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View Full Version : Painting With Sharpies (Problems, successes, etc.)



Phantom-like Menace
06-05-2005, 02:05 AM
If no one objects, I'd like to start a thread about this specific method of customizing.

To begin, I've got a wee little problem. I have been practicing on a spare clone trooper shoulder pad, and I can't get good coverage with the Sharpie. There are always lighter and darker areas that are dramatically different from each other. What should I do to get consistent coverage?

Sith Lord 0498
06-05-2005, 05:56 AM
Try going over the exact same spots with a fixed number of passes (e.g. - three "coats" of Sharpie).

Phantom-like Menace
06-05-2005, 06:52 AM
I'm wondering if Florida's near-liquid atmosphere is striking again. I tried letting it dry for two days, and applied a second coat, but it seemed to look more or less exactly the same. I'll just continue trying. Longer drying time, more coats.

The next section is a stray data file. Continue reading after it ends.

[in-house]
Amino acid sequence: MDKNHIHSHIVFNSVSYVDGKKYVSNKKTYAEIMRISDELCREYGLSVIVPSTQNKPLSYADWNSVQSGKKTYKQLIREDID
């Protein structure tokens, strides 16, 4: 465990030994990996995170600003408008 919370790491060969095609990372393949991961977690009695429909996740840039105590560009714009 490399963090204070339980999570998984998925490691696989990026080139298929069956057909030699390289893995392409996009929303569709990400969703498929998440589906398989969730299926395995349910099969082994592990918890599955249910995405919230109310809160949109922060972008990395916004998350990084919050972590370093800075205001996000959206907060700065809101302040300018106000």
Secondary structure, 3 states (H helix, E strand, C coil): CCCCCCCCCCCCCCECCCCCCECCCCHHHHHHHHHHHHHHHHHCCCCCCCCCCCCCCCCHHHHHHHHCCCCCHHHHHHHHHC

Edit: deleted a stray letter t.

mastermatt24
06-05-2005, 02:53 PM
1) Go to "any craft store"
2) Buy some nice cheap paint (any brand like folk art or apple barrel, high priced model paints are worth the $$ unless you are pianting a model) and any kind of blades that you can use to add detail/clean up with
3) PAINT your clone(s), clean it up and add detail!!!!!
Now you can go home and paint- and if you mess it up you can clean up your edges or what not with your "blades". You can also buy paint remover if you want to strip the paint off a fig. Piant also comes in a kazillon colors, AND you can mix them. :crazed: You cant do that with a sharpie. :Pirate:

Bacta Beast
06-05-2005, 04:20 PM
1) Go to Micheals
2) Buy some nice cheap paint and a little box set o' exacto knives ($9.99)
3) PAINT your clone(s)!!!!!
Now you can go home and paint- and if you mess it up you can clean up your edges or what not with you exactos. You can also buy paint remover if you want to strip the paint off a fig. Piant also comes in a kazillon colors, AND you can mix them. :crazed: You cant do that with a sharpie. :Pirate: